Can't leave it like it is (link to a bevy of Yosemite web cams) because it will damage the river. Can't fix it because it will damage the river.
The only one that didn't win here was the river.
I Vant To Pump You UpHydrogen. You breathe it, you can power a car with it. Heck, for a $150.00 you can even find out how it works.
It's just not working here in California. The First Hummer is hydrogen-less, as we reported here first two days ago. (Right, I know it's no big scoop or anything, it just sounded good to say that it was here before it was on FindLaw or the Associated Press).
If Ah-nold was really serious, I suppose he could curb the Hummer and drive one of these. But, he did propose statewide hydrogen "filling" stations.
Got muscles? How about Got Hydrogen?
Is It Worth It?Here's a whopper: the Plaintiff's fee award in the (don't click on this link yet) Exxon Valdez case. But, before I give you the number, let me try something first.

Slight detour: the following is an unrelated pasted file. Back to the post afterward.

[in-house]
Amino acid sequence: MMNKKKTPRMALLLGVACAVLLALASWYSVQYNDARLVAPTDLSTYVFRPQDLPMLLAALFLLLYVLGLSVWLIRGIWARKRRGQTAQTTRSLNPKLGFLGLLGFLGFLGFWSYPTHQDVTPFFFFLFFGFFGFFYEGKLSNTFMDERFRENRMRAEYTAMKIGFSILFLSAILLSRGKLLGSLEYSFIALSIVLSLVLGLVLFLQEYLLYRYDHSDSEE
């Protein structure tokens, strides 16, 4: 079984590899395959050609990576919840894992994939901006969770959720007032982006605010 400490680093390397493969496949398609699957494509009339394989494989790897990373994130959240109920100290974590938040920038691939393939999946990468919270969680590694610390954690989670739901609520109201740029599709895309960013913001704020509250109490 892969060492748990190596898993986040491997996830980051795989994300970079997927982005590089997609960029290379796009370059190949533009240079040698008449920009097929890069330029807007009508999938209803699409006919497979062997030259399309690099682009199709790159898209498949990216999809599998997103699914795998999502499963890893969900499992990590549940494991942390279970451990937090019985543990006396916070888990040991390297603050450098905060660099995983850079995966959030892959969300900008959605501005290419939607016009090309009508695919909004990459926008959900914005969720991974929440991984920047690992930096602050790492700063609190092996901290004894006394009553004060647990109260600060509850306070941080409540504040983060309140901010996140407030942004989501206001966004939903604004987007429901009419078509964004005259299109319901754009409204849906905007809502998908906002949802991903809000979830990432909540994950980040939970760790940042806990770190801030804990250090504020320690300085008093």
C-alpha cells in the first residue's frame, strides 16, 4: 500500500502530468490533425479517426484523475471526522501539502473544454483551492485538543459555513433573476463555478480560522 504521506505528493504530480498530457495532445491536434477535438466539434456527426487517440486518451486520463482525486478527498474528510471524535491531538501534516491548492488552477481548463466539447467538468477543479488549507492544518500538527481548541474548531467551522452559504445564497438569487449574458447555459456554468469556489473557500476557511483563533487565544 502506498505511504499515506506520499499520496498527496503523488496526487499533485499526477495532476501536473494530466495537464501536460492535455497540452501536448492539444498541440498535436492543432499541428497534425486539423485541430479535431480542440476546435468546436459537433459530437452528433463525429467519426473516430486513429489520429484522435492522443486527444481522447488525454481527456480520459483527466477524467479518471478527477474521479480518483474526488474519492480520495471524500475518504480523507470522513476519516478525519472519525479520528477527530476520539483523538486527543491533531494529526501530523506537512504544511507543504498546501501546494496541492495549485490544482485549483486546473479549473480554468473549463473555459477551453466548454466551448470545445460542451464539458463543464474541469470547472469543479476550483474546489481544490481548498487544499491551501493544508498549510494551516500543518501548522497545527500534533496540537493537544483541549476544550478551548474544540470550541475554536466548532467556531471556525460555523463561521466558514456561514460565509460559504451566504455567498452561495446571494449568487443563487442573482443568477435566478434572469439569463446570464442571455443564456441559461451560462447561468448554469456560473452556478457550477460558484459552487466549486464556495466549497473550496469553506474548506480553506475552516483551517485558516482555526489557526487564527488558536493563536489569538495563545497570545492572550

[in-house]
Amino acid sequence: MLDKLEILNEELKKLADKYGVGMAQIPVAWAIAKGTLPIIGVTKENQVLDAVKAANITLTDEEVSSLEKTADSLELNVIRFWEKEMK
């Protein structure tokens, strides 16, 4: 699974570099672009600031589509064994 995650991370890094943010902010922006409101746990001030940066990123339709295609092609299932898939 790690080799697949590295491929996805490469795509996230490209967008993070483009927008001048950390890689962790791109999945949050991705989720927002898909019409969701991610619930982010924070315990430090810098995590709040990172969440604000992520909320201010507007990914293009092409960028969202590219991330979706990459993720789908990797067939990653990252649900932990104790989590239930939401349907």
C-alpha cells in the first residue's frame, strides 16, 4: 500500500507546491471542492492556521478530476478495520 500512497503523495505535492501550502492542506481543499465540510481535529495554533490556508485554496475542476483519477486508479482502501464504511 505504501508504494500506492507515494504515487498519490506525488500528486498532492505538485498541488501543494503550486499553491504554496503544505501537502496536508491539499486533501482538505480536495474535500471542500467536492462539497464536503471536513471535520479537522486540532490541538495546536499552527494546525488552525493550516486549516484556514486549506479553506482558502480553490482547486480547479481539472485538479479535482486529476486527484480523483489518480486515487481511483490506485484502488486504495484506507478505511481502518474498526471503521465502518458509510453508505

Sure, you've got the setup - it's a large number. Sure, you can click on the link and cheat. But, stick with me please. This is a bit of an experiment. You have the opportunity to participate. Read these facts first, and then decide what kind of an award is justified. Then, after you've read all the facts, think if knowing the number first would have made you think differently.
If so, then think of that when you hear lawyer jokes.